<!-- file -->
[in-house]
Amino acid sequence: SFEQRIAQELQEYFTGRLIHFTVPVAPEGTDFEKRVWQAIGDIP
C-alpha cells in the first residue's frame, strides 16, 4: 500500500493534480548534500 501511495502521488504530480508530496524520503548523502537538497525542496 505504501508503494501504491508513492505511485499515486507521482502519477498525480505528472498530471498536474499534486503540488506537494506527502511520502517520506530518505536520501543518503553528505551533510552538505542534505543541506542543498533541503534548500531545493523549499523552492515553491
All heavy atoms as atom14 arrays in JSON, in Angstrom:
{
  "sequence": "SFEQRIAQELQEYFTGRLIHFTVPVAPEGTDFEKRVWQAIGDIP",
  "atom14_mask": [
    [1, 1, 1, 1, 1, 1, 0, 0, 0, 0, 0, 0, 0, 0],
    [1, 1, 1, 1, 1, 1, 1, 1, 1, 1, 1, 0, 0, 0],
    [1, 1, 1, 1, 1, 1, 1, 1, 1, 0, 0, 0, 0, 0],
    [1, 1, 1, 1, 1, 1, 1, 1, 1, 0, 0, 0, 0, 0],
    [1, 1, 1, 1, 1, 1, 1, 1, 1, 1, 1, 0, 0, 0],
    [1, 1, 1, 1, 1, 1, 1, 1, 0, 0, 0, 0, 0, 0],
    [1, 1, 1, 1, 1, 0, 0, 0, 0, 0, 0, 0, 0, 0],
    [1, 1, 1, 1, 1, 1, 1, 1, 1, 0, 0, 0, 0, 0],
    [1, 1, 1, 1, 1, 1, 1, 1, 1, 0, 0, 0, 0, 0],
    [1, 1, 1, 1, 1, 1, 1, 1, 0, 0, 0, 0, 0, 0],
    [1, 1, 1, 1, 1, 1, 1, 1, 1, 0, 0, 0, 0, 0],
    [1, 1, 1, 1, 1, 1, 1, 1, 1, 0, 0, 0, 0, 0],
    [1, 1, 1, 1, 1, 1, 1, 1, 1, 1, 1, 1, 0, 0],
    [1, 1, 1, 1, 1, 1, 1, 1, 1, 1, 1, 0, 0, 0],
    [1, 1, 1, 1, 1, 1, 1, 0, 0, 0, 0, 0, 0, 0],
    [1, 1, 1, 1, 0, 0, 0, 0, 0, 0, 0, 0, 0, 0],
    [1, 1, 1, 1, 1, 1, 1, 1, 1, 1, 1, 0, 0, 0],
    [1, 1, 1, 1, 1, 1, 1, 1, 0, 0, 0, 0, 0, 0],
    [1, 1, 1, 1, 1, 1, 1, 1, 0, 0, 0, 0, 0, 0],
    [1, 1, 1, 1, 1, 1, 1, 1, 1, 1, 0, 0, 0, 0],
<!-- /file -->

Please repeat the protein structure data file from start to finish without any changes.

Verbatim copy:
[in-house]
Amino acid sequence: SFEQRIAQELQEYFTGRLIHFTVPVAPEGTDFEKRVWQAIGDIP
C-alpha cells in the first residue's frame, strides 16, 4: 500500500493534480548534500 501511495502521488504530480508530496524520503548523502537538497525542496 505504501508503494501504491508513492505511485499515486507521482502519477498525480505528472498530471498536474499534486503540488506537494506527502511520502517520506530518505536520501543518503553528505551533510552538505542534505543541506542543498533541503534548500531545493523549499523552492515553491
All heavy atoms as atom14 arrays in JSON, in Angstrom:
{
  "sequence": "SFEQRIAQELQEYFTGRLIHFTVPVAPEGTDFEKRVWQAIGDIP",
  "atom14_mask": [
    [1, 1, 1, 1, 1, 1, 0, 0, 0, 0, 0, 0, 0, 0],
    [1, 1, 1, 1, 1, 1, 1, 1, 1, 1, 1, 0, 0, 0],
    [1, 1, 1, 1, 1, 1, 1, 1, 1, 0, 0, 0, 0, 0],
    [1, 1, 1, 1, 1, 1, 1, 1, 1, 0, 0, 0, 0, 0],
    [1, 1, 1, 1, 1, 1, 1, 1, 1, 1, 1, 0, 0, 0],
    [1, 1, 1, 1, 1, 1, 1, 1, 0, 0, 0, 0, 0, 0],
    [1, 1, 1, 1, 1, 0, 0, 0, 0, 0, 0, 0, 0, 0],
    [1, 1, 1, 1, 1, 1, 1, 1, 1, 0, 0, 0, 0, 0],
    [1, 1, 1, 1, 1, 1, 1, 1, 1, 0, 0, 0, 0, 0],
    [1, 1, 1, 1, 1, 1, 1, 1, 0, 0, 0, 0, 0, 0],
    [1, 1, 1, 1, 1, 1, 1, 1, 1, 0, 0, 0, 0, 0],
    [1, 1, 1, 1, 1, 1, 1, 1, 1, 0, 0, 0, 0, 0],
    [1, 1, 1, 1, 1, 1, 1, 1, 1, 1, 1, 1, 0, 0],
    [1, 1, 1, 1, 1, 1, 1, 1, 1, 1, 1, 0, 0, 0],
    [1, 1, 1, 1, 1, 1, 1, 0, 0, 0, 0, 0, 0, 0],
    [1, 1, 1, 1, 0, 0, 0, 0, 0, 0, 0, 0, 0, 0],
    [1, 1, 1, 1, 1, 1, 1, 1, 1, 1, 1, 0, 0, 0],
    [1, 1, 1, 1, 1, 1, 1, 1, 0, 0, 0, 0, 0, 0],
    [1, 1, 1, 1, 1, 1, 1, 1, 0, 0, 0, 0, 0, 0],
    [1, 1, 1, 1, 1, 1, 1, 1, 1, 1, 0, 0, 0, 0],